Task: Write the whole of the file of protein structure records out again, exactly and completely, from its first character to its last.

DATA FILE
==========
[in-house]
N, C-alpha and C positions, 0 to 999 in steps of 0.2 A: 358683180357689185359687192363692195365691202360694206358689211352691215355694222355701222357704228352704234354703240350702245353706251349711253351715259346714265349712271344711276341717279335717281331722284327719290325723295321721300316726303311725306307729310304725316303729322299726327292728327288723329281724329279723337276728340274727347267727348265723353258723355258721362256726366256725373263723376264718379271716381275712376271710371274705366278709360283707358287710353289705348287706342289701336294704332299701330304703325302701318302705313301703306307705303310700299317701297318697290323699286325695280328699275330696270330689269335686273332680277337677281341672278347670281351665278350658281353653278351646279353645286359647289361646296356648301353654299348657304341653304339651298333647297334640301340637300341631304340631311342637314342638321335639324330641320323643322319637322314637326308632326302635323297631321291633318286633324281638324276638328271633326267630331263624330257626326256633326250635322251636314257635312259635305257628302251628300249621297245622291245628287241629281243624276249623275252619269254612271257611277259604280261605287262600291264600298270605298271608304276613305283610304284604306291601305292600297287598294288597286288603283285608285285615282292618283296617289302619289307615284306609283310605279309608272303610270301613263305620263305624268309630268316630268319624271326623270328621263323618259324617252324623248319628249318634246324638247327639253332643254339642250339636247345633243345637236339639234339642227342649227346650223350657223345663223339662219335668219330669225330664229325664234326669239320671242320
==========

[in-house]
N, C-alpha and C positions, 0 to 999 in steps of 0.2 A: 358683180357689185359687192363692195365691202360694206358689211352691215355694222355701222357704228352704234354703240350702245353706251349711253351715259346714265349712271344711276341717279335717281331722284327719290325723295321721300316726303311725306307729310304725316303729322299726327292728327288723329281724329279723337276728340274727347267727348265723353258723355258721362256726366256725373263723376264718379271716381275712376271710371274705366278709360283707358287710353289705348287706342289701336294704332299701330304703325302701318302705313301703306307705303310700299317701297318697290323699286325695280328699275330696270330689269335686273332680277337677281341672278347670281351665278350658281353653278351646279353645286359647289361646296356648301353654299348657304341653304339651298333647297334640301340637300341631304340631311342637314342638321335639324330641320323643322319637322314637326308632326302635323297631321291633318286633324281638324276638328271633326267630331263624330257626326256633326250635322251636314257635312259635305257628302251628300249621297245622291245628287241629281243624276249623275252619269254612271257611277259604280261605287262600291264600298270605298271608304276613305283610304284604306291601305292600297287598294288597286288603283285608285285615282292618283296617289302619289307615284306609283310605279309608272303610270301613263305620263305624268309630268316630268319624271326623270328621263323618259324617252324623248319628249318634246324638247327639253332643254339642250339636247345633243345637236339639234339642227342649227346650223350657223345663223339662219335668219330669225330664229325664234326669239320671242320